It has been my drug, my meditation, my weapon and my best friend. It fed and dressed me, led to travel, men, lavish parties and even Cuban cigars. It has placed my name on a movie screen, put my work in museums, and allowed me to manipulate cells deep inside the human brain. It is called Math.
In Russia, where I was a child in the 80’s, math was respected and celebrated as a tool of progress and technological advance. It was presented to school children as a toy with tricky wrapping that one had to outwit to open. We were challenged and encouraged to tackle it. Indeed, math has become the toy of my life, my key to the world, leading me across continents, opening doors to exciting projects and people, and even assisting in the realm of romance.
I was in high school, when I applied math to my love life for the first time. I fell in love, and barricaded in the heavy, still vacuum of my room, was desperately counting clock ticks, waiting for “the call” from the only person whose existence mattered. My brain was justifying the silence by devising elaborate excuses for why he hadn’t called “yet.”
It suddenly occurred to me that insecure, self-pitying anticipation could be turned into a confidence-boosting calculation of the probability of his call. What are the chances of his call, given the rumors of another girlfriend he may have had? I played with the concept of conditional probability in my mind. How does the likelihood of him being interested diminish with each passing day without a call? The results did not look promising. My attention, however, was diverted from the lost "love of my life" to a world of quiet concentration where I was queen, which significantly shrank his importance. Mathematically directing myself away from loveless depression, I tuned in to the world again and realized there would be many more love adventures to enjoy.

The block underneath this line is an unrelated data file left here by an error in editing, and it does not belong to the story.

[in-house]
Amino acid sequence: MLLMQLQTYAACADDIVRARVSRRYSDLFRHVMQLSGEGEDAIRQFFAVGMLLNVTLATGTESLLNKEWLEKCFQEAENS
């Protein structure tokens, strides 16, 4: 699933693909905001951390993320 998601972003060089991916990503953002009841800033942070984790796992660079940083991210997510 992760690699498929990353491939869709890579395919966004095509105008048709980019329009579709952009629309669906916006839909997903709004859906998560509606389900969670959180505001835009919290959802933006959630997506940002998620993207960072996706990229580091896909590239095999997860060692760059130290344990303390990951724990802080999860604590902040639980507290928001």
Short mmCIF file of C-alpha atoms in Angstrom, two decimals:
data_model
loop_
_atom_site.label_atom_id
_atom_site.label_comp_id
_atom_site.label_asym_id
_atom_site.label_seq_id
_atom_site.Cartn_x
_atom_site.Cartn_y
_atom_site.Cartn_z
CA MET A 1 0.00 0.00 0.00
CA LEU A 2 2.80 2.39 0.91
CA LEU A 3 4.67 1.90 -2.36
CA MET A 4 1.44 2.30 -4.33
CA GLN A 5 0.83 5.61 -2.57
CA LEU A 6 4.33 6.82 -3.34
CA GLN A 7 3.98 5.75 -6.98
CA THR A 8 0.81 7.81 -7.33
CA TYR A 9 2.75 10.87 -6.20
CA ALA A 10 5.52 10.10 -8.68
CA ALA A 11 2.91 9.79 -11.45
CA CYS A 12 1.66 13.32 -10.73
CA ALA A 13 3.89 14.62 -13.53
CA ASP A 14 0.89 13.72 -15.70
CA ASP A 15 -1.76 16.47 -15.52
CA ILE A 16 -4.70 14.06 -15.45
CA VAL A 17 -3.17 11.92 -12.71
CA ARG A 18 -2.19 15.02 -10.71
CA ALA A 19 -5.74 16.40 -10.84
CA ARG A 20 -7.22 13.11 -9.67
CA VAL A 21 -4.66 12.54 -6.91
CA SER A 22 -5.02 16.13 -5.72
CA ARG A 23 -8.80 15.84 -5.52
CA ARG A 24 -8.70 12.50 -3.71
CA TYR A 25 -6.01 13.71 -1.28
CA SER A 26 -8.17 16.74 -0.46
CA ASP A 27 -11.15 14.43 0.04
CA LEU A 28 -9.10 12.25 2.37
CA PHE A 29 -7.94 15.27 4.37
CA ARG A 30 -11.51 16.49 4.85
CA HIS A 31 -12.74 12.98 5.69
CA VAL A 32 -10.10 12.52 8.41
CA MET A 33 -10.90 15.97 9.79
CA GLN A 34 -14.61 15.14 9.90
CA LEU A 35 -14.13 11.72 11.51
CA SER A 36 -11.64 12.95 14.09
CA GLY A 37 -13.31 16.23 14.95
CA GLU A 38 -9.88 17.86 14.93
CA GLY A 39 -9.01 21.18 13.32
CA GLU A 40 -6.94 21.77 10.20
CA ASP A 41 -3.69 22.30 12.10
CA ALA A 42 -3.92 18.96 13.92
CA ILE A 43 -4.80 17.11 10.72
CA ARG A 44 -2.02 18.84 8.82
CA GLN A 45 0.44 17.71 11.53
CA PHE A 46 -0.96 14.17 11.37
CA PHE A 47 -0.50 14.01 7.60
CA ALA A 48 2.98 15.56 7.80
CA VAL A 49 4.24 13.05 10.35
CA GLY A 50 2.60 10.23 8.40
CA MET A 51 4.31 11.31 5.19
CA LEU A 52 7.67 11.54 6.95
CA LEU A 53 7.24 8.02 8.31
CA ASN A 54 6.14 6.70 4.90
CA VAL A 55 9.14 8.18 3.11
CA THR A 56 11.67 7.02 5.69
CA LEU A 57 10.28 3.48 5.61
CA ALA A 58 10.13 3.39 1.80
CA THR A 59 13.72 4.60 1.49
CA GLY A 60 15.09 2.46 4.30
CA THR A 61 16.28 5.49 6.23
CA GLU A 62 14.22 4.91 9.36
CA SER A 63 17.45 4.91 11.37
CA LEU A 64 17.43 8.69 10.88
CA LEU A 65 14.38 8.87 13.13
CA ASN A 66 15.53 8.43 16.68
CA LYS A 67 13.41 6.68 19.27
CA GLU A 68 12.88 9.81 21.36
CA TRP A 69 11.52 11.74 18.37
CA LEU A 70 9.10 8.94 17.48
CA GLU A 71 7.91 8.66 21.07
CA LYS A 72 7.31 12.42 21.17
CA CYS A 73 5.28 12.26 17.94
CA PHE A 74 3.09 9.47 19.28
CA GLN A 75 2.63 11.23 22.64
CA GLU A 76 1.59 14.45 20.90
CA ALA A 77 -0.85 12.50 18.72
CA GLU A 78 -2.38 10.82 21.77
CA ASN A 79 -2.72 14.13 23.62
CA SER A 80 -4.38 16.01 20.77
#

Immigrating to Israel, I discovered that math, more so than my religion, connected me to the young people in my new country. We spoke and read different languages, we lived through different histories, had very different worries, but we all studied math with Hindu-Arabic numerals and learned the same rules of logic. I met my future husband in a graduate math class. At that time we did not speak a common dialect but shared the language of math. Life was easy.
A rainbow of hip vocations presented themselves after I attained my math degree. The first came with delicious benefits. I was creating a product database at a chocolate factory. They had an “all you can eat at work” policy...
The coolest job of all was in movie special effects. The setting was like a dream: on the ocean side of Los Angeles, in a quiet nightclub atmosphere, in an abandoned military hangar, lit by a web of Christmas lights and lava lamps, surrounded by a life-size Princess Leah statue and old Star Wars spaceships, accompanied by a pet parrot. We, computer graphic programmers and animators, were making Hollywood history and immortalizing characters on the big screen.